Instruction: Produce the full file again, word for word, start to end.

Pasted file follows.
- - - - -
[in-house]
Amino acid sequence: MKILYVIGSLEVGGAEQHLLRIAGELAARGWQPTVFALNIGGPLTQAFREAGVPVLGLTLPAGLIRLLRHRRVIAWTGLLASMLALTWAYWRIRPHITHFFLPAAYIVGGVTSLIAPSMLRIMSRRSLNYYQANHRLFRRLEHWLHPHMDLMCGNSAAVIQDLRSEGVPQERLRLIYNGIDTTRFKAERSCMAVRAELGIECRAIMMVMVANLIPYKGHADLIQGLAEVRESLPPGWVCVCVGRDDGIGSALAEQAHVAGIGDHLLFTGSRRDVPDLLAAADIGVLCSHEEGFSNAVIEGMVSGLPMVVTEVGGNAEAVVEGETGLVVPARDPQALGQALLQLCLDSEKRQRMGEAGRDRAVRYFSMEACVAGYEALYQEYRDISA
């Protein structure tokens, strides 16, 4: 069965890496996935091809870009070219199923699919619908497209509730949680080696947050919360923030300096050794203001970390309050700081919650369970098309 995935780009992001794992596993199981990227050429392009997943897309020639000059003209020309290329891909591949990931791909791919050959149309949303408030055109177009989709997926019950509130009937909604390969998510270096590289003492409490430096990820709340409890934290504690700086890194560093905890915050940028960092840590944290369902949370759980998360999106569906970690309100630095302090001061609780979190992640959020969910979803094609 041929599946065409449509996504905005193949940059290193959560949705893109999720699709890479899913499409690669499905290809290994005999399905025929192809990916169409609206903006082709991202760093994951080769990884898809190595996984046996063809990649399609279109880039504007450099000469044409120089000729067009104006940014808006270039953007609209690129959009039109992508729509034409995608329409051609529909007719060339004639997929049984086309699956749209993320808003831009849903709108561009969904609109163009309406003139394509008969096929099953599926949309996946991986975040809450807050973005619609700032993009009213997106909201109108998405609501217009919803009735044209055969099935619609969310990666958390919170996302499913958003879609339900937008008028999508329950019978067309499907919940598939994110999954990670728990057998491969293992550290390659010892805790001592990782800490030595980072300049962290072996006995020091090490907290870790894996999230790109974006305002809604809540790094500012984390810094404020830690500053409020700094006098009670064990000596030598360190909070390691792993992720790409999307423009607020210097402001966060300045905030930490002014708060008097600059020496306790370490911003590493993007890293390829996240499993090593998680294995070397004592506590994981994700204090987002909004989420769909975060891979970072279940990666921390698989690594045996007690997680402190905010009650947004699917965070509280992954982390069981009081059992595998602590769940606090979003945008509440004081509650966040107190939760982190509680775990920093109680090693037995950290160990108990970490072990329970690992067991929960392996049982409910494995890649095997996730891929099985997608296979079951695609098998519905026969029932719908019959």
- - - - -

[in-house]
Amino acid sequence: MKILYVIGSLEVGGAEQHLLRIAGELAARGWQPTVFALNIGGPLTQAFREAGVPVLGLTLPAGLIRLLRHRRVIAWTGLLASMLALTWAYWRIRPHITHFFLPAAYIVGGVTSLIAPSMLRIMSRRSLNYYQANHRLFRRLEHWLHPHMDLMCGNSAAVIQDLRSEGVPQERLRLIYNGIDTTRFKAERSCMAVRAELGIECRAIMMVMVANLIPYKGHADLIQGLAEVRESLPPGWVCVCVGRDDGIGSALAEQAHVAGIGDHLLFTGSRRDVPDLLAAADIGVLCSHEEGFSNAVIEGMVSGLPMVVTEVGGNAEAVVEGETGLVVPARDPQALGQALLQLCLDSEKRQRMGEAGRDRAVRYFSMEACVAGYEALYQEYRDISA
């Protein structure tokens, strides 16, 4: 069965890496996935091809870009070219199923699919619908497209509730949680080696947050919360923030300096050794203001970390309050700081919650369970098309 995935780009992001794992596993199981990227050429392009997943897309020639000059003209020309290329891909591949990931791909791919050959149309949303408030055109177009989709997926019950509130009937909604390969998510270096590289003492409490430096990820709340409890934290504690700086890194560093905890915050940028960092840590944290369902949370759980998360999106569906970690309100630095302090001061609780979190992640959020969910979803094609 041929599946065409449509996504905005193949940059290193959560949705893109999720699709890479899913499409690669499905290809290994005999399905025929192809990916169409609206903006082709991202760093994951080769990884898809190595996984046996063809990649399609279109880039504007450099000469044409120089000729067009104006940014808006270039953007609209690129959009039109992508729509034409995608329409051609529909007719060339004639997929049984086309699956749209993320808003831009849903709108561009969904609109163009309406003139394509008969096929099953599926949309996946991986975040809450807050973005619609700032993009009213997106909201109108998405609501217009919803009735044209055969099935619609969310990666958390919170996302499913958003879609339900937008008028999508329950019978067309499907919940598939994110999954990670728990057998491969293992550290390659010892805790001592990782800490030595980072300049962290072996006995020091090490907290870790894996999230790109974006305002809604809540790094500012984390810094404020830690500053409020700094006098009670064990000596030598360190909070390691792993992720790409999307423009607020210097402001966060300045905030930490002014708060008097600059020496306790370490911003590493993007890293390829996240499993090593998680294995070397004592506590994981994700204090987002909004989420769909975060891979970072279940990666921390698989690594045996007690997680402190905010009650947004699917965070509280992954982390069981009081059992595998602590769940606090979003945008509440004081509650966040107190939760982190509680775990920093109680090693037995950290160990108990970490072990329970690992067991929960392996049982409910494995890649095997996730891929099985997608296979079951695609098998519905026969029932719908019959």